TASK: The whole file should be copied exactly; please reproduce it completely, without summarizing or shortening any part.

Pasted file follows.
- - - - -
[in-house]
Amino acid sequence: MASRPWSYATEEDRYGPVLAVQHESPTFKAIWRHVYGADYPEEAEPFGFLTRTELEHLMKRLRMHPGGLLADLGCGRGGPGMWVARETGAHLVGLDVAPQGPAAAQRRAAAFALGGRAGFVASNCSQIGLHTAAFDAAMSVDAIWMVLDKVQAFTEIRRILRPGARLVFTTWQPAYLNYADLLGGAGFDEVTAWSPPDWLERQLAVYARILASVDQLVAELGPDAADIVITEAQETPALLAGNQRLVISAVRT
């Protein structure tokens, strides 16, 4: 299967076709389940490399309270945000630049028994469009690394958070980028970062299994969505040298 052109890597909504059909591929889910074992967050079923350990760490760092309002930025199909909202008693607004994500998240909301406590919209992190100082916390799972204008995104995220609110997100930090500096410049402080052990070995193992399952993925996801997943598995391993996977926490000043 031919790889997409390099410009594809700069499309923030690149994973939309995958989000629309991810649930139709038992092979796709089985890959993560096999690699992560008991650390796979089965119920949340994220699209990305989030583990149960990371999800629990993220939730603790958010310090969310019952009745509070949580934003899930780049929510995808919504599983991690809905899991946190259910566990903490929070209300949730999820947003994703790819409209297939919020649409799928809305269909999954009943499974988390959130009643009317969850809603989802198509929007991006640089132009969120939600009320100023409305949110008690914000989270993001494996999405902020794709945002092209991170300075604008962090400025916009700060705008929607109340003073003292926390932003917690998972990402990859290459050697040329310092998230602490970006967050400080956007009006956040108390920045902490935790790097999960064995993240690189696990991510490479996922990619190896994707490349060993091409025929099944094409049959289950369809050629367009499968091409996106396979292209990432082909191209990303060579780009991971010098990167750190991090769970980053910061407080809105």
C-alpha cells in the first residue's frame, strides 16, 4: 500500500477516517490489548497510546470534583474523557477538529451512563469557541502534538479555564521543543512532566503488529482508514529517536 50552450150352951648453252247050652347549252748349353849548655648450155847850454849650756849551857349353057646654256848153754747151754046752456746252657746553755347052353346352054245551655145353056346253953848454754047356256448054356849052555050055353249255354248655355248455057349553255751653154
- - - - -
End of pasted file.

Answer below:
[in-house]
Amino acid sequence: MASRPWSYATEEDRYGPVLAVQHESPTFKAIWRHVYGADYPEEAEPFGFLTRTELEHLMKRLRMHPGGLLADLGCGRGGPGMWVARETGAHLVGLDVAPQGPAAAQRRAAAFALGGRAGFVASNCSQIGLHTAAFDAAMSVDAIWMVLDKVQAFTEIRRILRPGARLVFTTWQPAYLNYADLLGGAGFDEVTAWSPPDWLERQLAVYARILASVDQLVAELGPDAADIVITEAQETPALLAGNQRLVISAVRT
């Protein structure tokens, strides 16, 4: 299967076709389940490399309270945000630049028994469009690394958070980028970062299994969505040298 052109890597909504059909591929889910074992967050079923350990760490760092309002930025199909909202008693607004994500998240909301406590919209992190100082916390799972204008995104995220609110997100930090500096410049402080052990070995193992399952993925996801997943598995391993996977926490000043 031919790889997409390099410009594809700069499309923030690149994973939309995958989000629309991810649930139709038992092979796709089985890959993560096999690699992560008991650390796979089965119920949340994220699209990305989030583990149960990371999800629990993220939730603790958010310090969310019952009745509070949580934003899930780049929510995808919504599983991690809905899991946190259910566990903490929070209300949730999820947003994703790819409209297939919020649409799928809305269909999954009943499974988390959130009643009317969850809603989802198509929007991006640089132009969120939600009320100023409305949110008690914000989270993001494996999405902020794709945002092209991170300075604008962090400025916009700060705008929607109340003073003292926390932003917690998972990402990859290459050697040329310092998230602490970006967050400080956007009006956040108390920045902490935790790097999960064995993240690189696990991510490479996922990619190896994707490349060993091409025929099944094409049959289950369809050629367009499968091409996106396979292209990432082909191209990303060579780009991971010098990167750190991090769970980053910061407080809105």
C-alpha cells in the first residue's frame, strides 16, 4: 500500500477516517490489548497510546470534583474523557477538529451512563469557541502534538479555564521543543512532566503488529482508514529517536 50552450150352951648453252247050652347549252748349353849548655648450155847850454849650756849551857349353057646654256848153754747151754046752456746252657746553755347052353346352054245551655145353056346253953848454754047356256448054356849052555050055353249255354248655355248455057349553255751653154